Normura Claims Policy Shifts May Hurt Growth in Indonesia
Nomura Holdings, one of Japan’s biggest investment banks, warned that Indonesia faced a possible backlash in economic growth due to shifts in major policies. The rupiah — prone to volatility — may also feel the pinch, the investment bank said, and it reduced its long-term economic growth projection.
Nomura said that Indonesia’s string of policy changes, including the ownership cap in the mining and banking industries, might hurt economic growth as investors become concerned that such shifts would lead to uncertainty ahead of major elections, namely the legislative and presidential polls in 2014.
“We believe the string of recent policy changes marks a shift in the regulatory regime in Indonesia, which is driven largely by a less conducive political environment ahead of the elections,” Nomura said in an Aug. 2 report titled “Indonesia: Policy swings” that was received by the Jakarta Globe on Wednesday.
In the report that was partly written by economists Euben Paracuelles and Lavanya Venkateswaran, Nomura said these policies were implemented in a very short period of time and signal a shift in the regulatory and policy environment.
The ruling Democratic Party, founded by President Susilo Bambang Yudhoyono, has yet to find a strong a successor to replace him when the end of his second five-year term ends in 2014. The party is becoming more populist in reaction to the rising fortunes of other parties, Nomura said. Under Indonesian law, Yudhoyono will not be eligible for a third term.
The Golkar party, the second-largest party in parliament after the Democratic Party, has endorsed its chairman, businessman Aburizal Bakrie, as its front-runner for the presidency in 2014.
The Democratic Party is still struggling as several party members have been implicated in corruption cases that involve some of its members. The Corruption Eradication Commission (KPK) named Hartati Murdaya, a major Democratic Party benefactor, as a suspect in a graft case.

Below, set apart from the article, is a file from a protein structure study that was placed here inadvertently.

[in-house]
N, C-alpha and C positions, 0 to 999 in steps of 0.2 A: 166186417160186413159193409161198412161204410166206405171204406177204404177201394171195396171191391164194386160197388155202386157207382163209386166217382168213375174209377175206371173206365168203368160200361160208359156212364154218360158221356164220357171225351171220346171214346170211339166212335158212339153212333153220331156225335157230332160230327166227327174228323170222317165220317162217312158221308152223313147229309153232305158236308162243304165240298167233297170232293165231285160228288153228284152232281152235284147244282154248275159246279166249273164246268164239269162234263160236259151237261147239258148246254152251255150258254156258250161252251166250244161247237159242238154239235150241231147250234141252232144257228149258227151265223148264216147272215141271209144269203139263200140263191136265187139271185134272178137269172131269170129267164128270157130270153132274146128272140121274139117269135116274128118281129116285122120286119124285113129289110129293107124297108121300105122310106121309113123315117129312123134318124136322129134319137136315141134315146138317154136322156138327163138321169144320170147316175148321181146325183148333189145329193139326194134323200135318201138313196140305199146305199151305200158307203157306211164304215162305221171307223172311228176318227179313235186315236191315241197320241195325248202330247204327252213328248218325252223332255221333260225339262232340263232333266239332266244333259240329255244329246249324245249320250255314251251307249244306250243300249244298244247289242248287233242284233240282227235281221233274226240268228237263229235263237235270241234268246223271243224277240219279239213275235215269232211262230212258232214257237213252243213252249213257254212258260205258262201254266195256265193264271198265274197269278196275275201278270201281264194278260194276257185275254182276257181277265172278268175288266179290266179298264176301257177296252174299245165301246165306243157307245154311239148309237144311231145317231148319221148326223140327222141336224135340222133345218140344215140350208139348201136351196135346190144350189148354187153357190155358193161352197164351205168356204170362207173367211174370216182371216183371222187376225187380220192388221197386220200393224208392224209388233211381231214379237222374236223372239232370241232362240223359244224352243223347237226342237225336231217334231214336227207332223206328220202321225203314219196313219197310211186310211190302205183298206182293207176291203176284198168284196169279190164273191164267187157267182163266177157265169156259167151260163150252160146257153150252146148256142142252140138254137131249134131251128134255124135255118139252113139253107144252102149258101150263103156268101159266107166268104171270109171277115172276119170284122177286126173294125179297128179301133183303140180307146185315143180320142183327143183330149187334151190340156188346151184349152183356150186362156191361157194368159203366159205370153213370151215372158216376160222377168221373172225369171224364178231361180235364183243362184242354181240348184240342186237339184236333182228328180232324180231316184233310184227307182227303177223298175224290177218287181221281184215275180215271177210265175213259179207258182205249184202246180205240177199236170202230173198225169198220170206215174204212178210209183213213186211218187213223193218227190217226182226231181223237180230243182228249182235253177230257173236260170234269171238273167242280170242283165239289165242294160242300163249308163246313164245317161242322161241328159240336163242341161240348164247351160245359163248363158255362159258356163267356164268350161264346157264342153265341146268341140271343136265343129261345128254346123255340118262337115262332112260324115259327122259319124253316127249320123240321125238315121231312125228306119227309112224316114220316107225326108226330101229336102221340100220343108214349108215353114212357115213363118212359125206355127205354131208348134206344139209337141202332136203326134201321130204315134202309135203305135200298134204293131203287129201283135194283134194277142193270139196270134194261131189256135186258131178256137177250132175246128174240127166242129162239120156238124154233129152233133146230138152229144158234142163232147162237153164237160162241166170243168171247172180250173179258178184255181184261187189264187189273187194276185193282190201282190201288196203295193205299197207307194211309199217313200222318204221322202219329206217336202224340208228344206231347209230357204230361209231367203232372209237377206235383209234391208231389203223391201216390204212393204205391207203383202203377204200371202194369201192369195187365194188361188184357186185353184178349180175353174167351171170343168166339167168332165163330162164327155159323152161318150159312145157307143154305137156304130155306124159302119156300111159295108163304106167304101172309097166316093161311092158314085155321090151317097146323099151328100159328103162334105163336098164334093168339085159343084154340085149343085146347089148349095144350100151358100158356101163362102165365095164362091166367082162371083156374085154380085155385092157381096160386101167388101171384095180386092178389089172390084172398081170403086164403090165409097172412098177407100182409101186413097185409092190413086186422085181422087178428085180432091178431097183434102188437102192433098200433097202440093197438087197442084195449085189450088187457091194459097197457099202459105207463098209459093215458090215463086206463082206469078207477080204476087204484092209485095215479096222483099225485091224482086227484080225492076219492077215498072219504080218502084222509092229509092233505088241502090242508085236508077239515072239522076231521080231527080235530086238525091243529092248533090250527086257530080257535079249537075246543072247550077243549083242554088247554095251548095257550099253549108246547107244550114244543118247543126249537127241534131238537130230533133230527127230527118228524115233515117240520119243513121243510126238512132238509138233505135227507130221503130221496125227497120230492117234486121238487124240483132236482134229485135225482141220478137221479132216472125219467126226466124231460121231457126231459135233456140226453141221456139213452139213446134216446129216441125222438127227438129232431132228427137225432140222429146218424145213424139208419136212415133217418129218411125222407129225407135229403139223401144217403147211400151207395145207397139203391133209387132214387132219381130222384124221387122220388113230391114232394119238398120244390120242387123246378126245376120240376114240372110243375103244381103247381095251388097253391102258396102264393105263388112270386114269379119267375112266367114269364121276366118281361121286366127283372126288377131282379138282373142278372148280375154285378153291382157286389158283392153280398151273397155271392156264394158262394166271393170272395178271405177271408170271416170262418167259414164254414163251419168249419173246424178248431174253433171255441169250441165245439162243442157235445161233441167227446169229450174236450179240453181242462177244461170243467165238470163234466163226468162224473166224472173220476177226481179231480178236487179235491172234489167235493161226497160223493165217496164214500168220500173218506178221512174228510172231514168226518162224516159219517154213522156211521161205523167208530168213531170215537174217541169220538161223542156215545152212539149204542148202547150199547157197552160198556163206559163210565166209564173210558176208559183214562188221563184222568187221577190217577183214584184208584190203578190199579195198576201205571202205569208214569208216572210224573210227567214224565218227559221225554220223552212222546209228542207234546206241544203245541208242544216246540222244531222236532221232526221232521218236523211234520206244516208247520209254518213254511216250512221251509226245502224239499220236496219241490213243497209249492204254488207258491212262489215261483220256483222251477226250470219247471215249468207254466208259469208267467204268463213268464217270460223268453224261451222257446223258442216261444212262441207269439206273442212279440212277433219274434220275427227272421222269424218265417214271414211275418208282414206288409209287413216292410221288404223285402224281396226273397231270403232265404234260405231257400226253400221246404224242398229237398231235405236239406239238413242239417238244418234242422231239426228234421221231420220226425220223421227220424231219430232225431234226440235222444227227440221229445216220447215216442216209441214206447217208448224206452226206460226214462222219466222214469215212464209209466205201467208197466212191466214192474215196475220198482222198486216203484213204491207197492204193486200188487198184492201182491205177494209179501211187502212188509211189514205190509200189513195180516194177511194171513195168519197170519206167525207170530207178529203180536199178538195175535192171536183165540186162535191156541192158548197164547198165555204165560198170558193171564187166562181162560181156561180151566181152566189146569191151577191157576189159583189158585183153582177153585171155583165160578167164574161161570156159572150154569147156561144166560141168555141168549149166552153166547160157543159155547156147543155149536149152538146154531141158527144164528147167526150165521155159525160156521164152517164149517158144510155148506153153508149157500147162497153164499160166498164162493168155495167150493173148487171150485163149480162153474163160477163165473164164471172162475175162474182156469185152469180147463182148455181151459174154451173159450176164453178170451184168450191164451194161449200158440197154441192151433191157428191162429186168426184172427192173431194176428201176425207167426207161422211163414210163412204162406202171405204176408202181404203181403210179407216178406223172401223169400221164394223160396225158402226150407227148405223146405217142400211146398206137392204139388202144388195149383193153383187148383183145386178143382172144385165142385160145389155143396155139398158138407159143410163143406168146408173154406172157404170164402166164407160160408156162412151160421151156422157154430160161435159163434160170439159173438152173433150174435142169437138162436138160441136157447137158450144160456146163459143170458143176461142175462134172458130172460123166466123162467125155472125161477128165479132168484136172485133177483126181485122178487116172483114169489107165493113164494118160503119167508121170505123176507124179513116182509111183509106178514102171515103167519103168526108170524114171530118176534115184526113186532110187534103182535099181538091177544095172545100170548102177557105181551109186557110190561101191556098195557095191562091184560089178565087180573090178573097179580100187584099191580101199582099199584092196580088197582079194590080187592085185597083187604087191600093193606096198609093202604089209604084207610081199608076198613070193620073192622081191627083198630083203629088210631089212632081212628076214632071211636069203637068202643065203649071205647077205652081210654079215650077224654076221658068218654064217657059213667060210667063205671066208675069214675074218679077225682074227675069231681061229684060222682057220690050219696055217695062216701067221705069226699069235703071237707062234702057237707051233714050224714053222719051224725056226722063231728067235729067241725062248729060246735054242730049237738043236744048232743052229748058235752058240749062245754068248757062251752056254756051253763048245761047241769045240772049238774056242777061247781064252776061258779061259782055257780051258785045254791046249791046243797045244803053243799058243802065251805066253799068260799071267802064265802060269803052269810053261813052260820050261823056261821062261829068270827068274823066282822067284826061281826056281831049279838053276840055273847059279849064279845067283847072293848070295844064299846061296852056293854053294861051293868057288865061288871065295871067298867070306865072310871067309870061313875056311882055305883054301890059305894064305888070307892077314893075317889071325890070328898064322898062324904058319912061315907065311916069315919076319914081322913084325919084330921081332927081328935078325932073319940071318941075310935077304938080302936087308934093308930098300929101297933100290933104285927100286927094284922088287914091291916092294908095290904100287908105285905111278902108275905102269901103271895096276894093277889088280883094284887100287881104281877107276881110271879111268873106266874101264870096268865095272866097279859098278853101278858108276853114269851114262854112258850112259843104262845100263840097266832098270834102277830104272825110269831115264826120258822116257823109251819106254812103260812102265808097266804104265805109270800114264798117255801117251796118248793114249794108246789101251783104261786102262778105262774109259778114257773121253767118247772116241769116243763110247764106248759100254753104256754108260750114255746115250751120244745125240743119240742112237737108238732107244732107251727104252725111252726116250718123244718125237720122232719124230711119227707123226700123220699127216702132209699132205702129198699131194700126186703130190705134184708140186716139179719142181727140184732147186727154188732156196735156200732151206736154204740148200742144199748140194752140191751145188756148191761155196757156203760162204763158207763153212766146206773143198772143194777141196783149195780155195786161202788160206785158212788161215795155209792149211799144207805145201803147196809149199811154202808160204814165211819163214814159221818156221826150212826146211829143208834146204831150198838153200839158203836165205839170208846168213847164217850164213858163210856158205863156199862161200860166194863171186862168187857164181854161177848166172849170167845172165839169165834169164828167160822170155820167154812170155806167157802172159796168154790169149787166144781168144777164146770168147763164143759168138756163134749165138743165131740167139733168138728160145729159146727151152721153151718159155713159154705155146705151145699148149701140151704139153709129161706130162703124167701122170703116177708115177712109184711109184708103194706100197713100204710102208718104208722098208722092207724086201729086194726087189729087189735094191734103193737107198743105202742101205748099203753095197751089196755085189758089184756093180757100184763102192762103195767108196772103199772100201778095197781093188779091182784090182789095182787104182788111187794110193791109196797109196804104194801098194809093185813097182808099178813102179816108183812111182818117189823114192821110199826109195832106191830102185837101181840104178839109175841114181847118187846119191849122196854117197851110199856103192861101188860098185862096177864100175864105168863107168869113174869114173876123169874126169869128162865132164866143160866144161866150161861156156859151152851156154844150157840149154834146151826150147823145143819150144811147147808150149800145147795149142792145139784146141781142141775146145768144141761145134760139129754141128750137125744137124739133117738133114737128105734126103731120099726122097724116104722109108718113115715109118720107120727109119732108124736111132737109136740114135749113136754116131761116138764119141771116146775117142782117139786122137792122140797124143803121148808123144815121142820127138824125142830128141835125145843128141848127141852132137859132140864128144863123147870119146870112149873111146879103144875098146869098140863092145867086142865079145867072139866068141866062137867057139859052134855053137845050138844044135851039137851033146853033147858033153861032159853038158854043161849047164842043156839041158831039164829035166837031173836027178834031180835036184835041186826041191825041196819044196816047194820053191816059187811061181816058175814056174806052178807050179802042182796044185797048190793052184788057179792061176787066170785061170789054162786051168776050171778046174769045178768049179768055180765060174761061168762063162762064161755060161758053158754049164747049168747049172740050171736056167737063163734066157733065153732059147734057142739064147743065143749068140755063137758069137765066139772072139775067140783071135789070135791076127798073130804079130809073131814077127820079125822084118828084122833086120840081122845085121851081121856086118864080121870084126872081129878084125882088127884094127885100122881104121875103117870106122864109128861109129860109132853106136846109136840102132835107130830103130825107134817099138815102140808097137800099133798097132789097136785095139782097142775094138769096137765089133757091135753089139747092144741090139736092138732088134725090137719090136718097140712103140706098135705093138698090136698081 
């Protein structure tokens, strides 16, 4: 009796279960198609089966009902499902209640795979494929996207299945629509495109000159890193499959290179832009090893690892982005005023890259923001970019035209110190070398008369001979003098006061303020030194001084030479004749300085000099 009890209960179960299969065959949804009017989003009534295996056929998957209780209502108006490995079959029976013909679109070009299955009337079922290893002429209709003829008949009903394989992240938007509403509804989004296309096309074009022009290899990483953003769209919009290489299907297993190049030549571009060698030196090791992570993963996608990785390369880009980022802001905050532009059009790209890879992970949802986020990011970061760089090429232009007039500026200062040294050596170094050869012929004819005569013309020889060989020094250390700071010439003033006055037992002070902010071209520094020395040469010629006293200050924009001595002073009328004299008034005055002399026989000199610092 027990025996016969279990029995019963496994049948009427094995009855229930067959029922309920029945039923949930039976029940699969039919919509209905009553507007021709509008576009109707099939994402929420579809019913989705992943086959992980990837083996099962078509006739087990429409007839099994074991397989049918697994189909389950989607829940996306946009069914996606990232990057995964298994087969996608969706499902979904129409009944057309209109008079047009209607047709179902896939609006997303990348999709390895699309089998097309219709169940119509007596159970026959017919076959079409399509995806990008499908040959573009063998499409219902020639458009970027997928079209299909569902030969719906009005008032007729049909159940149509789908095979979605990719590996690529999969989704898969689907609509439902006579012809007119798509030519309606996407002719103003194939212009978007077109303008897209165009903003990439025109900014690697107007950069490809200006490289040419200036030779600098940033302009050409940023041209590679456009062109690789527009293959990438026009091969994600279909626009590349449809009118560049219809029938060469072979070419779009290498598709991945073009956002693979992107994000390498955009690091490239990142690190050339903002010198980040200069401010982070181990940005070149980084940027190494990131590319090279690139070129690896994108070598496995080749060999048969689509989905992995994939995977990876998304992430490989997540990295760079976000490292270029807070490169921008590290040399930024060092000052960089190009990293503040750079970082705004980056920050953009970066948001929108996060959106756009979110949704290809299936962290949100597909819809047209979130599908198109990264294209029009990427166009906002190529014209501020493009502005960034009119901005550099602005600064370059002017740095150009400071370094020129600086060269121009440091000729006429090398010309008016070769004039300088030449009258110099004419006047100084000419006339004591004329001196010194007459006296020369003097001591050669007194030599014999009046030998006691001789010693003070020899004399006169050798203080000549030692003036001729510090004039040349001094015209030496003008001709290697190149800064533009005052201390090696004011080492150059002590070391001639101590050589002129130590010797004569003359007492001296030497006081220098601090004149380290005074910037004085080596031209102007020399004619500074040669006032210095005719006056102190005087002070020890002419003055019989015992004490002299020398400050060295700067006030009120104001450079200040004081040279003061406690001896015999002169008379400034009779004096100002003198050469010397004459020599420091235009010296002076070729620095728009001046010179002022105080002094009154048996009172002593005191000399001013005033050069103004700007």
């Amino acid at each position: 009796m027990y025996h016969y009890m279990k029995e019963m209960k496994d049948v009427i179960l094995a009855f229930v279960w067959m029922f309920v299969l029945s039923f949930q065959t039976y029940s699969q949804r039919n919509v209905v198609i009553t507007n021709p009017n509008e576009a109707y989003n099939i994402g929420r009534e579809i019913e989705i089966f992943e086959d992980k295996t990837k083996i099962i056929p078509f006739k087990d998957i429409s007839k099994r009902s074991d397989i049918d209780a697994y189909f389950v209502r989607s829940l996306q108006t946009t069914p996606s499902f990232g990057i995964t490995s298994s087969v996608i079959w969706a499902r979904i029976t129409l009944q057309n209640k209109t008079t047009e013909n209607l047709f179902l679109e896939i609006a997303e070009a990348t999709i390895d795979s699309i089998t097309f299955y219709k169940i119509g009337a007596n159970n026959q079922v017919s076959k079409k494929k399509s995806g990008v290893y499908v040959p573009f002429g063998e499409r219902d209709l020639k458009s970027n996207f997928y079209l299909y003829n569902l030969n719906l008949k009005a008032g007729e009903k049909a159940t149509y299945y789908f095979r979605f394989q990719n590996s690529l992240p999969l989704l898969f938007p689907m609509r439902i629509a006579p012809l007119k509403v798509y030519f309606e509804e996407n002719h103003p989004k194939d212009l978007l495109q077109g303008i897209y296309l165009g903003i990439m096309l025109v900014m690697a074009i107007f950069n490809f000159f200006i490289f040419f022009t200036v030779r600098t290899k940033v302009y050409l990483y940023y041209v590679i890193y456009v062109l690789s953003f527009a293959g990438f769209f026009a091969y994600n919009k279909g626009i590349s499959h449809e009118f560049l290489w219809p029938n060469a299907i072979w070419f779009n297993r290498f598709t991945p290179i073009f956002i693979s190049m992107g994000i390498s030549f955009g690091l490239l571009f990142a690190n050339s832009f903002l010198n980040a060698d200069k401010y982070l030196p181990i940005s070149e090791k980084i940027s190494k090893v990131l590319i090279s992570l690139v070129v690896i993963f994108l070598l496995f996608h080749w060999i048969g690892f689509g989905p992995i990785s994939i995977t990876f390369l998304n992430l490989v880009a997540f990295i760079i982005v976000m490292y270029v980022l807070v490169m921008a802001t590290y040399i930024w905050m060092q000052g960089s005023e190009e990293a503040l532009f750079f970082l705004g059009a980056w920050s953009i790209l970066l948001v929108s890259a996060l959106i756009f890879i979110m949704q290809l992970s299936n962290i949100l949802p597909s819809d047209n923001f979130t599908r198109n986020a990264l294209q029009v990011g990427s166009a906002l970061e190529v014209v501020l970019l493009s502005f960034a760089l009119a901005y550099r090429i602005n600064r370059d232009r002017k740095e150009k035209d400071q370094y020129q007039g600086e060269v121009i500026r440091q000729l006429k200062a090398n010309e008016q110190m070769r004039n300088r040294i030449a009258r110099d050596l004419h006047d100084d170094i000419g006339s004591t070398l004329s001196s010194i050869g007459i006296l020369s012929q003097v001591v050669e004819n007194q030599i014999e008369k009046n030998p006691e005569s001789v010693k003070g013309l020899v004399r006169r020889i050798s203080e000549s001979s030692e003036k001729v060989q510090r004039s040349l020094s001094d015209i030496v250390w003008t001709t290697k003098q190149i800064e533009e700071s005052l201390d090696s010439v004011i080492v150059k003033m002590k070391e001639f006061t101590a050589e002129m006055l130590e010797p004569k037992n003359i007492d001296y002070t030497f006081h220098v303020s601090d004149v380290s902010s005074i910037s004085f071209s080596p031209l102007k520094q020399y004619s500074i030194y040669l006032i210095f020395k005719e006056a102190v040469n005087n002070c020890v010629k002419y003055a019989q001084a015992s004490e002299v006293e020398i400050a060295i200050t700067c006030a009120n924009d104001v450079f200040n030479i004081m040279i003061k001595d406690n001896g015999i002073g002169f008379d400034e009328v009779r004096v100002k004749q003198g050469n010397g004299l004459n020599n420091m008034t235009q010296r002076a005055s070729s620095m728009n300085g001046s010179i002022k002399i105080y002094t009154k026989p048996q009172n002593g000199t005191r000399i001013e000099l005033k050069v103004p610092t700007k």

“We see the rising risk of a policy impasse over this period, or at worst, more policies that restrict investment further,” Nomura said.
The latest policy swings affect sentiment and perceptions of the overall policy environment in the near term, the bank said. That, in turn, will hurt investment, a major factor that has helped Indonesia’s growth momentum amid the global economic slowdown.
Indonesia reported on Monday that its economy, the largest in Southeast Asia, grew 6.4 percent year-on-year in the second quarter, accelerating from 6.3 percent growth in the first quarter. Investments contributed to 32.9 percent of gross domestic product in the second quarter, the biggest share since the 1997 Asian financial crisis. Foreign direct investment in particular increased 30 percent.
Because of Indonesia’s faster economic expansion, the Japanese investment bank in a separate report raised its 2012 growth forecast to 6.1 percent from 5.8 percent.
Still, Nomura warned that the trend for faster growth would not last, referring to Indonesia’s own experience in the aftermath of the collapse of the US investment bank Lehman Brothers Holdings in 2008, which deepened the global financial crisis.
At that time large amounts of foreign capital were withdrawn from the country, and investors did not find Indonesia’s policies very convincing as a major political debate ensued in the House of Representatives on the process of bailing out the country’s banks.
“It is dangerous to have a negative foreign perception, particularly given the current external backdrop; there are risks of a sharp deterioration in the capital account while the current account is already running deficits,” Nomura said.
The nation’s balance of payment deficit — which means outbound expense for goods, services and capital is more than inbound income — is likely to widen as a result, after narrowing to $1 billion in the first quarter from $3.7 billion in the fourth quarter last year, Nomura’s economists said.
That projection was based on a deterioration of Indonesia’s goods trade, which has been in deficit for three straight months through June. The investment bank revised down its forecast on Indonesia’s economic growth for the 2014-2019 period — to 6.5 percent annually from 7.0 percent.
Meanwhile, Harry Warganegara, secretary general of Indonesia Young Entrepreneurs Association (Hipmi), was less worried about foreign investment leaving the country.
“Where else will they go? Foreigners will invest here because they need to and because it will generate profit for them,” he said. Harry also said that local businesses were still confident that the investment climate will be supportive to the business community ahead of the 2014 elections.
“This is the time to boost our domestic industry,” he said.
Nomura also said that foreign investors may still have reason to think that the impact from policy changes will not be hazardous because institutional constraints make policy implementation difficult.
Additionally, regulations “have sound economic rationales and, if implemented properly, may provide longer-term benefits,” Nomura said.